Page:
The Heat Is Online

Memo to Bush: "Keep The Public Confused About Climate Science" (March, 2003)

REPUBLICANS AIM FOR SOFTER, GREENER ENVIRONMENTAL TALK

The New York Times, March 2, 2003

WASHINGTON -- Over the last six months, the Republican Party has subtly refocused its message on the environment, an issue that a party strategist called "the single biggest vulnerability for the Republicans and especially for George Bush" in a memorandum encouraging the new approach.

The Republicans, as the memorandum advised them, have softened their language to appeal to suburban voters, speaking out for protecting national parks and forests, advocating investment in environmental technologies, and shifting emphasis to the future rather than the present. In interviews, Republican politicians and their aides said they agreed with the strategist, Frank Luntz, that it was important to pay attention to what his memorandum, written before the November elections, called "the environmental communications battle."

In his memorandum, Luntz urges that the term "climate change" be used instead of "global warming," because "while 'global warming' has catastrophic communications attached to it, 'climate change' sounds a more controllable and less emotional challenge." Also, he wrote, "conservationist" conveys a "moderate, reasoned, common-sense position" while "environmentalist" has the "connotation of extremism."

President George W. Bush's speeches on the environment show that the terms "global warming" and "environmentalist" had largely disappeared by late last summer. The terms appeared in a number of Bush's speeches in 2001, but now the White House fairly consistently uses "climate change" and "conservationist."

National environmental groups say the shift has blunted the edge of Republican attacks. "They are not playing defense anymore," said Kim Haddow, a consultant for the Sierra Club who has helped counter some Republican advertisements. "It's like a tennis game. The ball is back in our court, and we need to spend time and energy educating voters."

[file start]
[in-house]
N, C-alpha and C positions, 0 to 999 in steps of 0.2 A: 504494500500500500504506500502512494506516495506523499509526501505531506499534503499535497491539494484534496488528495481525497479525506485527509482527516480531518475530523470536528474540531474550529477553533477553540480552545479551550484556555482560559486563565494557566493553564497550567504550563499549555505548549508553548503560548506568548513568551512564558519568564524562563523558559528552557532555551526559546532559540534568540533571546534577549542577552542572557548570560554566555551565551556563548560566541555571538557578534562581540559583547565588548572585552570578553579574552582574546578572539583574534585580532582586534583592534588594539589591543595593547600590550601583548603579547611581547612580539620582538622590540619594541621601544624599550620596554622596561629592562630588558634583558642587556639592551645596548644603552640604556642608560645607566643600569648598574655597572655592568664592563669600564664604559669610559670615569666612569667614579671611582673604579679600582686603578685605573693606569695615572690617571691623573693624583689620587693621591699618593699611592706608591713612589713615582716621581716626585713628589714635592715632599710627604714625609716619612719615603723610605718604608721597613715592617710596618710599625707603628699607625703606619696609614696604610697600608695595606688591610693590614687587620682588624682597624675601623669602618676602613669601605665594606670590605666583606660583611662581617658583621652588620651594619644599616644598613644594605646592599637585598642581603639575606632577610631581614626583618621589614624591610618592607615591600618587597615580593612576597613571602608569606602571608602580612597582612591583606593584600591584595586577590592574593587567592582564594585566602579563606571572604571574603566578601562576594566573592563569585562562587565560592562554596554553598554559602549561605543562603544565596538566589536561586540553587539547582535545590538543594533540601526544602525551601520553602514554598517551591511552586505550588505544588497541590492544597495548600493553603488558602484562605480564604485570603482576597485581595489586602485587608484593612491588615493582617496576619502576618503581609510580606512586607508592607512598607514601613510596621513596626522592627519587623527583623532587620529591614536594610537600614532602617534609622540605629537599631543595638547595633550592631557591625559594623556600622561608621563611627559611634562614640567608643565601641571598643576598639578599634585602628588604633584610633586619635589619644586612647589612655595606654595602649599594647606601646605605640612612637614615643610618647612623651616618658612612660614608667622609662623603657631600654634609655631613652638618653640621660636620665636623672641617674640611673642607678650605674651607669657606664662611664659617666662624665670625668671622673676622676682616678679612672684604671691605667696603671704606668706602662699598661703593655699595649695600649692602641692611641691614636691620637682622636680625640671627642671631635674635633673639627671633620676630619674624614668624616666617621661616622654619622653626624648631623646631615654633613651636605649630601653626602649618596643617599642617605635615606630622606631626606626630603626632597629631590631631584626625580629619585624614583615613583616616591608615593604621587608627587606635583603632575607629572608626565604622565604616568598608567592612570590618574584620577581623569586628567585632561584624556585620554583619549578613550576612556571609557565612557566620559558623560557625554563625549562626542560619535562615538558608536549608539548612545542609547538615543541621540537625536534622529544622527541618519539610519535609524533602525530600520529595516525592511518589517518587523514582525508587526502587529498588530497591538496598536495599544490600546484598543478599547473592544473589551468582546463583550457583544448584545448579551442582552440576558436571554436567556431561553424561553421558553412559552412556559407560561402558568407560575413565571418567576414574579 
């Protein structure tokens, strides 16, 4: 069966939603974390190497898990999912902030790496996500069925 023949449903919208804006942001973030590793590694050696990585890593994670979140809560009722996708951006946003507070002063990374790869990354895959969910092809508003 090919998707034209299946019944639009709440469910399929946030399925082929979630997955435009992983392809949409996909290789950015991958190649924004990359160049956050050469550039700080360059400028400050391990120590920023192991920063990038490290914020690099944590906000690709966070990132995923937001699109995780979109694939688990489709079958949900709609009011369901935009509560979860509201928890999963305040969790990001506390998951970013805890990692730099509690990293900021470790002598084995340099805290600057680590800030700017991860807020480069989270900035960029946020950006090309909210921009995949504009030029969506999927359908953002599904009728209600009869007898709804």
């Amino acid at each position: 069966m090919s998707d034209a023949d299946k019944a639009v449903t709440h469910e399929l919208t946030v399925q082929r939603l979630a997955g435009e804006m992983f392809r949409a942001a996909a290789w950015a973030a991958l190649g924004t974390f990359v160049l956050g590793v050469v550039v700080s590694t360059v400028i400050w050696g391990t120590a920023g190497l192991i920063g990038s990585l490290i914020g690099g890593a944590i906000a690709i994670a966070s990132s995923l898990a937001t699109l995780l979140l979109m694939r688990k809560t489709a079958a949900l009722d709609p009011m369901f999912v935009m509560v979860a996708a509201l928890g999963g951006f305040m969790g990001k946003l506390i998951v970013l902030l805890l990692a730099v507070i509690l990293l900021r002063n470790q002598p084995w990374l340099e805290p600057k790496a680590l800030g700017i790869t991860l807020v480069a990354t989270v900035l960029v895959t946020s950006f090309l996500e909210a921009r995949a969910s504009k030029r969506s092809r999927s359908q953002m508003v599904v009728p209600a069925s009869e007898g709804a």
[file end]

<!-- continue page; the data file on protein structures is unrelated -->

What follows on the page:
Many new Republican communication strategies match the recommendations of the 16-page environmental memorandum put together by the Luntz Research Cos., the consulting firm run by Luntz, who was also one of the drafters of Contract with America, the manifesto of House Republicans under Newt Gingrich, the former speaker.

The memorandum was given to The New York Times by the Environmental Working Group, an advocacy group critical of Bush administration policies. "They are showing the message discipline they need to get these anti-environmental policies past suburban voters," said Ken Cook, president of the organization.

One section of the memorandum, "Winning the Global Warming Debate," asserts that many voters believe there is a lack of consensus about global warming among scientists. "Should the public come to believe that the scientific issues are settled, their views about global warming will change accordingly," it says.

"Therefore you need to continue to make the lack of scientific certainty a primary issue." Among the ways to "challenge the science," the memorandum says, is to "be even more active in recruiting experts who are sympathetic to your view and much more active in making them part of your message" because "people are more willing to trust scientists than politicians."

Each party says Luntz's advice played a role in elections last fall, including the Senate race in Colorado, where the Republican incumbent, Wayne Allard, ran advertisements promoting his work with the Great Sand Dunes National Park and cleaning up nuclear weapons plants. "The thrust of the memorandum is consistent with what we tried to do with our campaign, to take issues that have real impact on people in Colorado and work on those problems," said Dick Wadhams, a spokesman for Allard. "The Sierra Club and League of Conservation Voters spent millions of dollars attacking Senator Allard and it didn't work."

That kind of success will encourage more Republicans to embrace these strategies, party officials say."We have not engaged in the discussion as enthusiastically as we should on occasion - there are so many governors around the country that have sterling environmental records," said Marc Racicot, chairman of the Republican National Committee. "We are going to talk about these issues a lot over the next election cycle."